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David Baddiel: What it's like to be the world's sixth sexiest Jew

Jewishness is in my bones, but I don’t want to make that much of a fuss about my ethnicity.

In 2006, I won a very exciting award: I was voted “the world’s sixth sexiest Jew”. Obviously, I found this extremely flattering, until I discovered that the number five slot had gone to Alan Sugar. I should perhaps not have been surprised. It was an award voted for in this country; so I may, for all I know, have come last, as I’d be amazed if the British public can name more than six Jews. If it did stretch backwards, I suspect number ten may have been Hitler, just by association.

It’s an odd thing, being famous-ish and Jew-ish in the UK. I’m still, I think, one of about three – I’m going to use the C-word, apologies – celebrities who people could locate the ethnicity of as such, the others being . . . I dunno . . . Vanessa Feltz? Sacha Baron Cohen? This is not because there aren’t a fair few Jewish celebrities around. In comedy, as ever, there are loads – Ben Elton, Alexei Sayle, Stephen Fry, Matt Lucas and Simon Amstell all have at least some Jew in them, and I read on Wikipedia that even Michael McIntyre, despite being called McIntyre, has “eastern European Jewish roots” (that’s us Jews all over though – infiltrating culture at the highest level but so hard to spot ).

But in the minds of the public, none of these comedians would be thought of first and foremost as Jewish, with the possible exception of Amstell: and even he, I’d contend, despite creating a whole sitcom set around his very Jewish family, is more likely to be thought of as gay (sexuality, of course, always trumps ethnicity in the construction of self, but especially a fragile ethnicity such as Jewishness).

The reason is that Jewishness, at least in Britain – Anglo-Jewishness: you see, it even sounds woolly – is not really a clear identity. As immigrants, you have two possible destinies: either you come to dominate your culture, as Jews to some extent have in the US, or you become an important and significant underground voice. But Jews in the UK occupy neither one position nor the other. Most of them arrived here at a time before it was considered fashionable or important to proclaim your ethnicity; thus there is no radical cachet in doing so, as there is for virtually every other minority group. Moreover, the hanging around of the myth that Jews are moneyed, believed in as much by the left as the right, means that although marginal, they are not thought of as marginalised. We are not, in other words, considered oppressed (despite being historically right at the top of Persecution’s Premiership) and oppression is the wellspring of cool.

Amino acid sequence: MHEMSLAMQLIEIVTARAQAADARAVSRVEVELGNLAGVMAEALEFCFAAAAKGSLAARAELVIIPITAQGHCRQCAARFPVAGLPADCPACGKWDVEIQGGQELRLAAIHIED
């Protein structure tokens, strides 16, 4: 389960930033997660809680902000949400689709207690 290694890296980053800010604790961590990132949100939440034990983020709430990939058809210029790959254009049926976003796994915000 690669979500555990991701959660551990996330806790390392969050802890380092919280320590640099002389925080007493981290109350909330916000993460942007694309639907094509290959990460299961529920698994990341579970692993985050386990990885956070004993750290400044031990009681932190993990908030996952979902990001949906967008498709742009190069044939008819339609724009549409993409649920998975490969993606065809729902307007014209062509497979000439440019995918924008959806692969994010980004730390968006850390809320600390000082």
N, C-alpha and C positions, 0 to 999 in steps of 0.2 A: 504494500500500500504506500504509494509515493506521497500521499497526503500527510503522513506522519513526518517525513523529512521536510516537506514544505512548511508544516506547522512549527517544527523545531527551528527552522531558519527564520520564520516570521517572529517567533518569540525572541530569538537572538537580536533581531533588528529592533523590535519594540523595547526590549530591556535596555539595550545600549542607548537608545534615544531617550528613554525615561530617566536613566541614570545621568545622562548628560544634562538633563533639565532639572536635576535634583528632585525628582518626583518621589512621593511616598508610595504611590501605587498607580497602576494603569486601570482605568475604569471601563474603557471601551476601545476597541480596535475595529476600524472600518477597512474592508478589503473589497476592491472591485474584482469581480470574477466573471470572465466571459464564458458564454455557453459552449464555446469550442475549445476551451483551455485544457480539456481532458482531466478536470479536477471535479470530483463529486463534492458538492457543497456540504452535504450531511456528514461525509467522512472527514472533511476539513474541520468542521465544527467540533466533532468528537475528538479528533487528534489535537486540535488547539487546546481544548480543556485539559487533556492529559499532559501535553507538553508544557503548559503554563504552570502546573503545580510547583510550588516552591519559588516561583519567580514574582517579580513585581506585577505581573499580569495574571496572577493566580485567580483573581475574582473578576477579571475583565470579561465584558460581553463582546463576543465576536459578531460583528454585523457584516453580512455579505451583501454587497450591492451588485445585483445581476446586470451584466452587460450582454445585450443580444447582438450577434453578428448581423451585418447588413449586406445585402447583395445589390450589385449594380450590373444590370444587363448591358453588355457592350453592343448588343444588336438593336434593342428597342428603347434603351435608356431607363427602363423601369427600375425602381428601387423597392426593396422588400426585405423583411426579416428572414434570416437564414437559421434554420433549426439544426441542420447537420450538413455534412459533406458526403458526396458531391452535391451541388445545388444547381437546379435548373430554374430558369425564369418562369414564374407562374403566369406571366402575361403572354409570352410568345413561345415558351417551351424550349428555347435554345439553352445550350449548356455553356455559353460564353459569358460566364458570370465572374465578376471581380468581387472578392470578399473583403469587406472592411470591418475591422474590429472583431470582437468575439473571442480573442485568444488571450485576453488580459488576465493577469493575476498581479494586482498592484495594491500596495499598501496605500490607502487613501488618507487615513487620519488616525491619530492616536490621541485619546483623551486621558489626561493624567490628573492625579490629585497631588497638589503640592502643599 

Also, the way of existing for the Anglo-Jewish community has been, for many years, to keep its head down and hope nobody notices us. Jews in England – markedly different from their brethren in the US – are terrified about being seen as making a fuss about being Jewish. This is partly because of their own Englishness – English people don’t like to make a fuss about anything, except class – and partly because of England’s opinion about Jews, which is that they’re fine, as long as they don’t go on about it.

I’ve noticed this in the way that my identity has been configured in the culture. While I’ve undeniably always been very out about it, I haven’t, in my career, done that much about Jewishness – not more so than football and certainly not more so than sex – but nonetheless, when Channel 4’s Bo’ Selecta decided to take the piss, it pictured me as an enormous grotesque Hasid; and, still, every couple of weeks I get a hate tweet saying something along the lines of, “@Baddiel Hey why don’t you tell us all about you being Jewish again”. This change-the-record thing is not something that happens, as far as I’m aware, to black (no one – certainly no Jews – says to Chris Rock: enough with all the stuff about niggas, already) or gay comedians. I’ve seen Omid Djalili live a number of times, and never heard the heckle, “Yes, all right, we know you’re Iranian.”

So now there’s a quandary. On the one hand, I don’t want to give in to this basically anti- Semitic pressure to leave it about my ethnicity. On the other hand – yes, I know I’m sounding like Topol – because I’m one of very few well-known Jews in this country, I get asked to do a lot of Jewish stuff. Every Limmud and Jewish student body in the UK seem to have my email. If a production company has won a commission for a documentary on a multicultural theme, needing, perhaps, a representative from each of the ethnic biggies – well, under Judaism, who you gonna call?

And so, now, I turn them all down (for the same reason, I nearly turned down writing this piece, but the editor is persuasive). While I hate the idea of being thought of as in any way in the Jewish closet (a cramped place as it is, what with all the schmatter samples and left-over herring), and would never, ever deny that Jewishness is in my bones (despite being intellectually a fundamentalist atheist; God, it’s all so complex, isn’t it?) – I too don’t want to make that much of a fuss about it. I don’t wish to be seen as Britain’s Mr Jew. I’m happy to leave that to Lord Sugar.

David Baddiel’s novel, “The Death of Eli Gold” (4th Estate), is out in paperback now

This article first appeared in the 28 May 2012 issue of the New Statesman, Who speaks for British Jews?